The power plant has been shut down since it experienced a nuclear meltdown in 2011 after Japan was hit by a massive tsunami and earthquake, and it currently stores more than 1 million cubic meters of water containing tritium, a radioactive variant of hydrogen.

Tritium cannot be removed from water with existing technology, but because it poses a relatively low risk to human health, it is common for nuclear plants to dump water with tritium into the ocean after diluting it.

The Fukushima plant’s plan to dump its stored water that way has received pushback from people who live in the region, especially fishermen, who fear that it will damage the region’s reputation, according to local media reports.

Another option is to evaporate the wastewater into the air, according to the International Atomic Energy Agency.

In August 2019, the company that runs the power plant, Tokyo Electric Power Company Holdings Inc., announced that storage space for the contaminated water would run out in 2022.

This issue was brought up in Taiwan on Monday by Legislator Wu Szu-yao (吳思瑤) from the ruling Democratic Progressive Party, who asked the Atomic Energy Council to come up with contingency plans.

In response, the council said that the Japanese government has not yet decided when and how it will deal with the wastewater.

The council reached out to the Japanese government in September 2019 and March 2020 to ask about the situation and remind Japan to share timely information about the situation in accordance with a memorandum signed between the two countries in 2014.

It said it will keep in contact with Japan to obtain necessary information.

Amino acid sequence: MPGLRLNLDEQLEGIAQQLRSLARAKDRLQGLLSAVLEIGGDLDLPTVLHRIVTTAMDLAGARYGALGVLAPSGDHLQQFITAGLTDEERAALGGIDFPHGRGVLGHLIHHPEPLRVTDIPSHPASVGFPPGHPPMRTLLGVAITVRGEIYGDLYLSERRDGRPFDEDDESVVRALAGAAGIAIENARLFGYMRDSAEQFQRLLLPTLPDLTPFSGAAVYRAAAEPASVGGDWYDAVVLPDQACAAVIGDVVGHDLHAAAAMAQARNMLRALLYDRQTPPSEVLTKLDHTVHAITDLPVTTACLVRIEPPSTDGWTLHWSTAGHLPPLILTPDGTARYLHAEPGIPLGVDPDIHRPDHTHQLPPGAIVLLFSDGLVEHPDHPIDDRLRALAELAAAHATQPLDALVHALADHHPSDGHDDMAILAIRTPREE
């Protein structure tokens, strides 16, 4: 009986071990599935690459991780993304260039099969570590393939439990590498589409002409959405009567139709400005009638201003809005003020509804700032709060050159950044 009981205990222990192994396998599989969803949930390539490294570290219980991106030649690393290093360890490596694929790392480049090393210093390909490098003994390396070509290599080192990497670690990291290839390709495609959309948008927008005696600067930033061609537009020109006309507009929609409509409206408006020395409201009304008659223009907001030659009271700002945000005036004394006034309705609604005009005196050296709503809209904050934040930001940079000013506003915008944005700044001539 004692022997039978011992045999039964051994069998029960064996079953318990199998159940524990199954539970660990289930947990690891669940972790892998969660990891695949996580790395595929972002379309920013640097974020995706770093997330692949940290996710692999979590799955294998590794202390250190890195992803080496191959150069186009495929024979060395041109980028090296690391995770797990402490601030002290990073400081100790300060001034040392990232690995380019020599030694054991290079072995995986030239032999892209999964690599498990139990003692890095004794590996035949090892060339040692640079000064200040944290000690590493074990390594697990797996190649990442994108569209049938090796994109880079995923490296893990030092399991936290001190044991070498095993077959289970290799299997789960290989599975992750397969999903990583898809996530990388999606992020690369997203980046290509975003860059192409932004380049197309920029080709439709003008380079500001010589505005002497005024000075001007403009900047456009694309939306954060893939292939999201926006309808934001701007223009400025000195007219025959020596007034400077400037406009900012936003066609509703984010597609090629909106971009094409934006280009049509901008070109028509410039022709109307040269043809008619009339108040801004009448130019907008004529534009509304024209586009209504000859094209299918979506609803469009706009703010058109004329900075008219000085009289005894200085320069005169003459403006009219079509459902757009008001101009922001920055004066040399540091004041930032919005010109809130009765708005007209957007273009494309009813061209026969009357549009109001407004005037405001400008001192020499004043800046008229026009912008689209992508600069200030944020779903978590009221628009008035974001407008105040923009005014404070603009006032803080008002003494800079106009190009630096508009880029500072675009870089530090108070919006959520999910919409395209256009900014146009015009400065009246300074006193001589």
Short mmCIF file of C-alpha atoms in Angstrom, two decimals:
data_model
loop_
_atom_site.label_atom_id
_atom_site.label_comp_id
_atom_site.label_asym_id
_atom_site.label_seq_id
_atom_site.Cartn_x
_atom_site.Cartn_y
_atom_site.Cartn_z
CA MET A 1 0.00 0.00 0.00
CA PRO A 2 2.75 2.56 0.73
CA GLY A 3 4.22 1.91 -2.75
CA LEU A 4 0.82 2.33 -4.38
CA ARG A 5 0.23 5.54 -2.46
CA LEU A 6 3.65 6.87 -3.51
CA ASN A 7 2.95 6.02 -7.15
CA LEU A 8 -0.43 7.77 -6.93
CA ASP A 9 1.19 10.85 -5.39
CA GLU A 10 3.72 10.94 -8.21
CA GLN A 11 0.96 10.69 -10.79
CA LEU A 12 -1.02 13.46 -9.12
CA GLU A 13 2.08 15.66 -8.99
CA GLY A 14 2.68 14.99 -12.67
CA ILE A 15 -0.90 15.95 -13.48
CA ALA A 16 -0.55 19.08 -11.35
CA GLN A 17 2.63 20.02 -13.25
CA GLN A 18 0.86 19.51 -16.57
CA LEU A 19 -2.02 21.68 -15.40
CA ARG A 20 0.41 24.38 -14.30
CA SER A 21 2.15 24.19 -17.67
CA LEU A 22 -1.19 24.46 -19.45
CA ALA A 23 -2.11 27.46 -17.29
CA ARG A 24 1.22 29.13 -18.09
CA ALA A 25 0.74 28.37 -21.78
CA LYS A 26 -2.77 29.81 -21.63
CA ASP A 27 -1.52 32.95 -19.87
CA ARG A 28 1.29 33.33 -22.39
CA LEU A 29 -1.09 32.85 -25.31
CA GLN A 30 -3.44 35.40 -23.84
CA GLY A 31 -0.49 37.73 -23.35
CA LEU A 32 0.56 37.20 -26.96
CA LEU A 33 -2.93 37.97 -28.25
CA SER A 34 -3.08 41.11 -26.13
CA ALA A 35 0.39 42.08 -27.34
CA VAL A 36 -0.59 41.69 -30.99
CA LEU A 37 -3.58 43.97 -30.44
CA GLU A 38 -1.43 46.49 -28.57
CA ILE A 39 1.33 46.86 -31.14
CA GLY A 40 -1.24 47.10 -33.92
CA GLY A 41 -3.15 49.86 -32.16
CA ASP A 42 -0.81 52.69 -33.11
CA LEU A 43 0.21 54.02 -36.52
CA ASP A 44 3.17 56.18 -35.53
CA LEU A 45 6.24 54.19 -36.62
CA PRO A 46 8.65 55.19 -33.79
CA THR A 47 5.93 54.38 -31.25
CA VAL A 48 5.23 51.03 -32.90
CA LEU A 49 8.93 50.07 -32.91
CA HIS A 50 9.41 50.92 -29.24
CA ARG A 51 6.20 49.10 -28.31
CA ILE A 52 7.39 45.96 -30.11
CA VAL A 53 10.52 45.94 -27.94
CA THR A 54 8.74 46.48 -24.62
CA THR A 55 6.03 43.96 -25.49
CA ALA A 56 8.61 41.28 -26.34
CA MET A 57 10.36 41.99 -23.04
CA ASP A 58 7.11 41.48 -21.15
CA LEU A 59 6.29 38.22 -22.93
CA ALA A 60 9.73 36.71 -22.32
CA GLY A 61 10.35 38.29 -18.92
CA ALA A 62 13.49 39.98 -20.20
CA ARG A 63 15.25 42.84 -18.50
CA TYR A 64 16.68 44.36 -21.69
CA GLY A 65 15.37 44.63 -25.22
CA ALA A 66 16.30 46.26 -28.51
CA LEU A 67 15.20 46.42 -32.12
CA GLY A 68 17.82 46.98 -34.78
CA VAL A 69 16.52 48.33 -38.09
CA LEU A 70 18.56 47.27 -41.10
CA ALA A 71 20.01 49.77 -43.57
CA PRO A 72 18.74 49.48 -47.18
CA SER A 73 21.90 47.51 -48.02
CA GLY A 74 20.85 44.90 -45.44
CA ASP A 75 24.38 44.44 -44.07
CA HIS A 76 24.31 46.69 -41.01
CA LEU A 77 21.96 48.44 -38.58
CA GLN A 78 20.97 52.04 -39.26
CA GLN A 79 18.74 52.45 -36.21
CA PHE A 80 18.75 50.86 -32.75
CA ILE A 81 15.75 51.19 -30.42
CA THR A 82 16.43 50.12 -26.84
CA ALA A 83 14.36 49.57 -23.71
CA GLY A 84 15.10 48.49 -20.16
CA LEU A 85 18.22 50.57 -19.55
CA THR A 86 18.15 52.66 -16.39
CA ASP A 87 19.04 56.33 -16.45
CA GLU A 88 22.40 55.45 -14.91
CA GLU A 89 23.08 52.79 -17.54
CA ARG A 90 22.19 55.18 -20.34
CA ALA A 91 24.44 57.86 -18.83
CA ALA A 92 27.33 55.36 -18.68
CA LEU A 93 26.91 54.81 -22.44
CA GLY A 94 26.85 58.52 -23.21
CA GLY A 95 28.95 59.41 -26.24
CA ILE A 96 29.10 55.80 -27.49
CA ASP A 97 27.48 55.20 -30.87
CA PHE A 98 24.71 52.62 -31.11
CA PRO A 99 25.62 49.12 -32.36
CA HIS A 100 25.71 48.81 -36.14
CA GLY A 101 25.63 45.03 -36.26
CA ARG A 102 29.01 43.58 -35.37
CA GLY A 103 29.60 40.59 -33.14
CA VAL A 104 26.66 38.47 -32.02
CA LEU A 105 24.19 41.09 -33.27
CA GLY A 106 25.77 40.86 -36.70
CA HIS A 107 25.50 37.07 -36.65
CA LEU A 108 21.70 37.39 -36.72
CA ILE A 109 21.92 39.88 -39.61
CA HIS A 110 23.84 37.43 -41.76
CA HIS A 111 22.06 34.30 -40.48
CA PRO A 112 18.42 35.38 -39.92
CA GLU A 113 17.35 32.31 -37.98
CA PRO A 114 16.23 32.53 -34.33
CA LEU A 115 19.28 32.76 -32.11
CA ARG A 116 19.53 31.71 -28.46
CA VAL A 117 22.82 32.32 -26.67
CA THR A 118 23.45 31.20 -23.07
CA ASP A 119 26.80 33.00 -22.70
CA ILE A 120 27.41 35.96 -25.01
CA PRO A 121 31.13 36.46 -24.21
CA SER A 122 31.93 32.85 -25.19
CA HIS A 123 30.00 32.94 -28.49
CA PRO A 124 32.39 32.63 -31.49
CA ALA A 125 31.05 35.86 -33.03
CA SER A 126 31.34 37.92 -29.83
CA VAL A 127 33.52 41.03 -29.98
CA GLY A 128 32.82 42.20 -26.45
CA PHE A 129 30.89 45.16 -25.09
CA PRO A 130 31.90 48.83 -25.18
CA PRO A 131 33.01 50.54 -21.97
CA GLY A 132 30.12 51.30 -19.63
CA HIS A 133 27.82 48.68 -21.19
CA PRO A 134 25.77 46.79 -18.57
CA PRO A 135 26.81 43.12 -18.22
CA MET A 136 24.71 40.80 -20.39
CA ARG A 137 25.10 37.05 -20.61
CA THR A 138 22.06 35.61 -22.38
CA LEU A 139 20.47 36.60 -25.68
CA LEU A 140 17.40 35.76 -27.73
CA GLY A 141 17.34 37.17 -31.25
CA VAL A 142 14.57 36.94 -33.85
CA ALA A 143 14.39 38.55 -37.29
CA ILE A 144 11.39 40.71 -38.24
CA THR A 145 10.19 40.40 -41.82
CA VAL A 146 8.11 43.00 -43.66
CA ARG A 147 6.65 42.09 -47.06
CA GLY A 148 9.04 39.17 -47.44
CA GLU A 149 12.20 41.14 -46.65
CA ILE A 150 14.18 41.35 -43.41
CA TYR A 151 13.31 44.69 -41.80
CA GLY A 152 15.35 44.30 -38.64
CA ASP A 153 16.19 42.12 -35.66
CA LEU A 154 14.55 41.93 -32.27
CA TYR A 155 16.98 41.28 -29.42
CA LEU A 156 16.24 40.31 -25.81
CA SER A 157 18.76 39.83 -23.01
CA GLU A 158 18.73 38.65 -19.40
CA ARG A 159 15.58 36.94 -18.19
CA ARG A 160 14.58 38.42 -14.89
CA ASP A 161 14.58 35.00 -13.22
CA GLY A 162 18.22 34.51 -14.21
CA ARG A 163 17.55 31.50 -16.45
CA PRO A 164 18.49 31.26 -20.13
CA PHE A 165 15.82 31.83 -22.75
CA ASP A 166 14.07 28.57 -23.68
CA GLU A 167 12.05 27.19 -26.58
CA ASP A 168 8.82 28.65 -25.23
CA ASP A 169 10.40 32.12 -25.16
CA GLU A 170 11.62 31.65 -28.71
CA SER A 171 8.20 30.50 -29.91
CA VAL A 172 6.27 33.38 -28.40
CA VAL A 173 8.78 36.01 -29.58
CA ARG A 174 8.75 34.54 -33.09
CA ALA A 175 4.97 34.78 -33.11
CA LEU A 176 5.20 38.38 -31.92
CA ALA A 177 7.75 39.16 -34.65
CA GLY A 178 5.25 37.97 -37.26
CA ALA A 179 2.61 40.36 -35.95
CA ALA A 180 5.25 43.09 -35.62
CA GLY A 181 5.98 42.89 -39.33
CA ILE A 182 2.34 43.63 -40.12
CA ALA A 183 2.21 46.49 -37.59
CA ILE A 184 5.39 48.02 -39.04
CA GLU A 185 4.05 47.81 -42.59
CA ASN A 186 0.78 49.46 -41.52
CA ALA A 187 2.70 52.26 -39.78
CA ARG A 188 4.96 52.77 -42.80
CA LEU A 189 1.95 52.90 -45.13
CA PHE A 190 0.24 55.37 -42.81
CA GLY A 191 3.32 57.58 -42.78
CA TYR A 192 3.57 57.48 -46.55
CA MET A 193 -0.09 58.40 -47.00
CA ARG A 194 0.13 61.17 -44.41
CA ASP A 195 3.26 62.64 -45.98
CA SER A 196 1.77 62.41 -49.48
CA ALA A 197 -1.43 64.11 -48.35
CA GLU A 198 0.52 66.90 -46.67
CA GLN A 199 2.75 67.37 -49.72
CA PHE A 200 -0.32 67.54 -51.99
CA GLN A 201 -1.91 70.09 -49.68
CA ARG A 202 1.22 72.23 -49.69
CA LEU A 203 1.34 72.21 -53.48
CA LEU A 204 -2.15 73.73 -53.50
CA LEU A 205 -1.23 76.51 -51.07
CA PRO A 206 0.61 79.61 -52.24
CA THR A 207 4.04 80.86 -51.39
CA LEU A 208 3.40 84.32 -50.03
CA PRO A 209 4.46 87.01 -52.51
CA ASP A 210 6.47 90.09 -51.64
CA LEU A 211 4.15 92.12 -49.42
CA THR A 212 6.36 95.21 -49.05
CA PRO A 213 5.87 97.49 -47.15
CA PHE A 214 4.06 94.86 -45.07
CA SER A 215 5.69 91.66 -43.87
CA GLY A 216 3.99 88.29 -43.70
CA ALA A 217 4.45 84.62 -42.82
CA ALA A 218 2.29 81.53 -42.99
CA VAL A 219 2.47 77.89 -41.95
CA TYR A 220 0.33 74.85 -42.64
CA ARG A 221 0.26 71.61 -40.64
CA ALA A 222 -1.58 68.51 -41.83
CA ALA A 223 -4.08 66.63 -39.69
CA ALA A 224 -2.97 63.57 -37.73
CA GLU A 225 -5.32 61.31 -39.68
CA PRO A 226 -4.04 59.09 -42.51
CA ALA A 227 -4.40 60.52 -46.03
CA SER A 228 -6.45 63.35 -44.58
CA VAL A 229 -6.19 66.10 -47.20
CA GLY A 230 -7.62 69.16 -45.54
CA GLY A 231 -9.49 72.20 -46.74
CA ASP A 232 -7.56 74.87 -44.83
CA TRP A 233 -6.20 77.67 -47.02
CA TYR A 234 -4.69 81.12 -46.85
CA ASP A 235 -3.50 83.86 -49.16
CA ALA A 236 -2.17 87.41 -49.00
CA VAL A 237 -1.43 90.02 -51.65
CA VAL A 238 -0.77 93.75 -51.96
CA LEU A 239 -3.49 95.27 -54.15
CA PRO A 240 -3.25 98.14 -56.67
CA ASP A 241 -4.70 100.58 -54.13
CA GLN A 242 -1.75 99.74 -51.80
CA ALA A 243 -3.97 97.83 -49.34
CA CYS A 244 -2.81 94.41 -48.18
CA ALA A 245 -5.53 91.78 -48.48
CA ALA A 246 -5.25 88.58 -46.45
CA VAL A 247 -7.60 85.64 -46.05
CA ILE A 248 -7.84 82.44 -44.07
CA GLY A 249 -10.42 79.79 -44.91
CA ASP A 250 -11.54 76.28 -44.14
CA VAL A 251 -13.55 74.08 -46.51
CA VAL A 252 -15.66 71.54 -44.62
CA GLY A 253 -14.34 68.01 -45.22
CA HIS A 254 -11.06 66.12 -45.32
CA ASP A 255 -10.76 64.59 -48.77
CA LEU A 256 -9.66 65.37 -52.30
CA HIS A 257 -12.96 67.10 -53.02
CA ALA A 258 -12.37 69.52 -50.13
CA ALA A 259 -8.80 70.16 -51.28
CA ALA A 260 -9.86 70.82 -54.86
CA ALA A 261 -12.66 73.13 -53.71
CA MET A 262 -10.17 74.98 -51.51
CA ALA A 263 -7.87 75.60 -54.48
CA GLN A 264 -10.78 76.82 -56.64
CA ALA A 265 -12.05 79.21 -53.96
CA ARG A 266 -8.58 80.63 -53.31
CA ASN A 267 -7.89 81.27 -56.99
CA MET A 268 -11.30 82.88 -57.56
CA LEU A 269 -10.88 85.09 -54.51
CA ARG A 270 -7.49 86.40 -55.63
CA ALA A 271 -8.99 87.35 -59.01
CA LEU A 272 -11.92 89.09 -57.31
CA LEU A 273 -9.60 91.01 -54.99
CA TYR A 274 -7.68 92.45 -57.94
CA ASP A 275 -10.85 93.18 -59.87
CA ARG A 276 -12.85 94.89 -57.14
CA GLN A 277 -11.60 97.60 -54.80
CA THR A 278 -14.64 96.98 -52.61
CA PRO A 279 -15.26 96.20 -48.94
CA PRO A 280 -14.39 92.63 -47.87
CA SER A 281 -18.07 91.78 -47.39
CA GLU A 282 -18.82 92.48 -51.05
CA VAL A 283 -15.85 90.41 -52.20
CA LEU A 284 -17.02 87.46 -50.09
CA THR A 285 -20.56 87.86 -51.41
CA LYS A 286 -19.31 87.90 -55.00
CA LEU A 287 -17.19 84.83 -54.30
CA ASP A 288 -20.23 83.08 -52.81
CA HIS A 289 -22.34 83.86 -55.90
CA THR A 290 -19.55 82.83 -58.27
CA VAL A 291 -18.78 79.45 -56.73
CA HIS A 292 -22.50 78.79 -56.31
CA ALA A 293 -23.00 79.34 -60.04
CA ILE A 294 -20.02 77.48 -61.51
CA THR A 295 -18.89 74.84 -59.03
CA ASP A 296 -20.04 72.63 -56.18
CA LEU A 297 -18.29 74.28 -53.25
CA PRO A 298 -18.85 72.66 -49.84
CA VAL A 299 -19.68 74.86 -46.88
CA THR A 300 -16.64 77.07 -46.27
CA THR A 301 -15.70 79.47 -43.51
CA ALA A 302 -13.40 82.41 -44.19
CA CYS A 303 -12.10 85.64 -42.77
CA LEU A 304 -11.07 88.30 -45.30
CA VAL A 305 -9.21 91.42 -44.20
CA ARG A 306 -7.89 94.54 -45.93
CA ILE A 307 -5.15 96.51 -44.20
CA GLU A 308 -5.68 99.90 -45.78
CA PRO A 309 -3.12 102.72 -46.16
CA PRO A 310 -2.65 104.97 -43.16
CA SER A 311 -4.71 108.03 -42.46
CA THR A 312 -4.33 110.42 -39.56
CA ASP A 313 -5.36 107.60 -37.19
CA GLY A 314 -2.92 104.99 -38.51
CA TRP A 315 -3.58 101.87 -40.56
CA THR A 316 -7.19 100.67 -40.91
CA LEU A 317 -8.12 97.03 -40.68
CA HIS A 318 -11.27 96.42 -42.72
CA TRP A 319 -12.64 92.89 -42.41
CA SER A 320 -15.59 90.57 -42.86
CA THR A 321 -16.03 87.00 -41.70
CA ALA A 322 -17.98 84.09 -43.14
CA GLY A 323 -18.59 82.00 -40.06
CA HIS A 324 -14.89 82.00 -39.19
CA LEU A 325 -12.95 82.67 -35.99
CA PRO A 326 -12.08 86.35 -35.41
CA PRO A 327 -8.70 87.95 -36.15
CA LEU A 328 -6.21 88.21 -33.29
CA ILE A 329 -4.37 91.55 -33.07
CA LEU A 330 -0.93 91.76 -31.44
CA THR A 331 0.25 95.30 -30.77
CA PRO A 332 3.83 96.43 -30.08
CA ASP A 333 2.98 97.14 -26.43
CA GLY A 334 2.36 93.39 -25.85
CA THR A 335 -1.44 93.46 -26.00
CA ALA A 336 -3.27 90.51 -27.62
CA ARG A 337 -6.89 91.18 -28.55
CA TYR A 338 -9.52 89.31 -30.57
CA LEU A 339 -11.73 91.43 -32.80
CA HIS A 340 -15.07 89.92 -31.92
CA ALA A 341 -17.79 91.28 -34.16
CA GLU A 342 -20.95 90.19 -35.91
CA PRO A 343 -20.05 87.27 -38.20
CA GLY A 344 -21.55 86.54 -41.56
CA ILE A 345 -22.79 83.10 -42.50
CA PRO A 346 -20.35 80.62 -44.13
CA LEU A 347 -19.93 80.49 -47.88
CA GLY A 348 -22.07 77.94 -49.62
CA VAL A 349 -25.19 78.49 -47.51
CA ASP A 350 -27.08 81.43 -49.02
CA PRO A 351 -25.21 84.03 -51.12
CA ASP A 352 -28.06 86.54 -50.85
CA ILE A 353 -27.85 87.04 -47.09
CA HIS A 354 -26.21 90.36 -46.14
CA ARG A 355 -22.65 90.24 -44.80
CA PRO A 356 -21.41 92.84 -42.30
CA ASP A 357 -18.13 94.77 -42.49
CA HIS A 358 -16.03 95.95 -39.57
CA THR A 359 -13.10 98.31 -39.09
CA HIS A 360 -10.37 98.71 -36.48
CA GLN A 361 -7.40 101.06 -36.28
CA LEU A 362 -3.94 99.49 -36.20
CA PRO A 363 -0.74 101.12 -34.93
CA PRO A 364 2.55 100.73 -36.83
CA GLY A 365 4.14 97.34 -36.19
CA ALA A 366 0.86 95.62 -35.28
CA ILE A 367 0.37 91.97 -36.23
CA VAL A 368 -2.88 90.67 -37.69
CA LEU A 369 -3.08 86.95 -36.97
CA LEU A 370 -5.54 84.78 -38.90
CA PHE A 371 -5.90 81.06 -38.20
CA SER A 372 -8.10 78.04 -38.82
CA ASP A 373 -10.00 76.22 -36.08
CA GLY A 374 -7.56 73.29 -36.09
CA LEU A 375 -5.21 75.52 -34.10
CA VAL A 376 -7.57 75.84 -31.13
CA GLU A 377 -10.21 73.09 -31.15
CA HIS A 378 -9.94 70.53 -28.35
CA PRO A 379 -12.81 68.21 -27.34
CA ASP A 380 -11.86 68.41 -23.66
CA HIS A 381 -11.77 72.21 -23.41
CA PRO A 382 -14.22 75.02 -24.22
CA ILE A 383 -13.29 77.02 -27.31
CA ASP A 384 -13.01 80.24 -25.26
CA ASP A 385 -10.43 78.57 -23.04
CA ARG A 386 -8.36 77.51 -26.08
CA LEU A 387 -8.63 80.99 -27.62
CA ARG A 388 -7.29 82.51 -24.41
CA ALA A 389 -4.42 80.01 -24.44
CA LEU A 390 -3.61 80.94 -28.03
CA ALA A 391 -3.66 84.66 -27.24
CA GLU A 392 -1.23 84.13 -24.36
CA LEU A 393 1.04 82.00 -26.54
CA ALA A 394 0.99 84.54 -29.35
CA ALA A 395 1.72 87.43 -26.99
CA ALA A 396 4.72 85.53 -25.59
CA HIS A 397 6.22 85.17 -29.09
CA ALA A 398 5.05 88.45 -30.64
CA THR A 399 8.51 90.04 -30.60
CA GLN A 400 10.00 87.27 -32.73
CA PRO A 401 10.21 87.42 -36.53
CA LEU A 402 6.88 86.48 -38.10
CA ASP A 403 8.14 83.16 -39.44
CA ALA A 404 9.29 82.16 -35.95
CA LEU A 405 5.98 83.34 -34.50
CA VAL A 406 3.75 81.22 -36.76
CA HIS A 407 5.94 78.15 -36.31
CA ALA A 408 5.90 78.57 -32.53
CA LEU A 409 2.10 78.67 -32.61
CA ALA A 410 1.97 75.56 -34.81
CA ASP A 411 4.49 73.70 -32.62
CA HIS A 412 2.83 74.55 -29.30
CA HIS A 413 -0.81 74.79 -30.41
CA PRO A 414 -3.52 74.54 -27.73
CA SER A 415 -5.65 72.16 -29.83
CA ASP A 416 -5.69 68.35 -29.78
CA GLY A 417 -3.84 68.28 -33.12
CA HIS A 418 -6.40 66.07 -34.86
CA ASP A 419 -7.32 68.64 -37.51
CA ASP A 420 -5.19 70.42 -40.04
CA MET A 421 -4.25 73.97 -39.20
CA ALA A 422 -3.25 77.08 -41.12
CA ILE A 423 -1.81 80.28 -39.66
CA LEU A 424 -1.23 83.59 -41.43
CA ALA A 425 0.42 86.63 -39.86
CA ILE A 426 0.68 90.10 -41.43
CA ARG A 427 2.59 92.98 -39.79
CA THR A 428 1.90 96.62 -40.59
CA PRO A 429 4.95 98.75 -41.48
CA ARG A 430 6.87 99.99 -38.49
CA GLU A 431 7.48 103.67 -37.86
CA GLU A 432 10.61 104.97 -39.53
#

The council has also conducted tests to monitor the level of tritium in Taiwan’s surrounding waters and found that current levels are normal, it said.

(By Fan Cheng-hsiang and Chiang Yi-ching)

https://focustaiwan.tw/society/202011090021

November 15, 2020 Posted by | Fukushima 2020 | , , , | Leave a comment

Taiwan green groups urge Japan not to discharge radioactive water

kjmlmlA coalition of environmental protection groups chants slogan in front of the Taipei office of Japan’s de facto embassy in Taiwan, the Japan-Taiwan Exchange Association, on May 13, 2020

 

May 14, 2020

TAIPEI (Kyodo) — A coalition of environmental protection groups in Taiwan on Wednesday urged the Japanese government to refrain from releasing radioactive water from the wrecked Fukushima nuclear plant into the ocean.

Chanting the slogan “No to dumping radioactive water into the ocean,” representatives of the organization presented a petition to the Taipei office of Japan’s de facto embassy in Taiwan, the Japan-Taiwan Exchange Association, in the morning.

National Nuclear Abolition Action Platform spokeswoman Tsuei Su-hsin emphasized that they did not come to protest, but rather to urge the Japanese government to refrain from making decisions to cut costs at the expense of the environment.

“There are safer and more sustainable alternatives,” Tsuei said.

The Japanese government and the operator of the Fukushima Daiichi nuclear power plant at the time are currently considering ways to safely dispose of the more than 1 million tons of water contaminated with radioactive materials after being used to cool the melted fuel cores at the plant.

A decision needs to be made soon as space for storing the water, which has been treated but is still contaminated with low-toxicity radioactive tritium, is fast running out.

Methods being discussed include releasing the water into the Pacific Ocean and evaporating it, both of which the government says will have minimal effect on human health.

A panel of experts advising the government on a disposal method has recommended releasing it into the ocean. The government is soliciting opinions from the public before it makes a decision in the summer. Based on past practice, it is likely to accept the recommendation.

Tsai Ya-ying, an activist and lawyer of the Wild at Heart Legal Defense Association, said as Japan is a signatory of the U.N. Convention on the Law of the Sea, it is obligated to take all measures within the Convention that are necessary to prevent, reduce and control pollution of the marine environment from any source.

Discharging the water into the ocean could amount to a violation of the Convention, she said.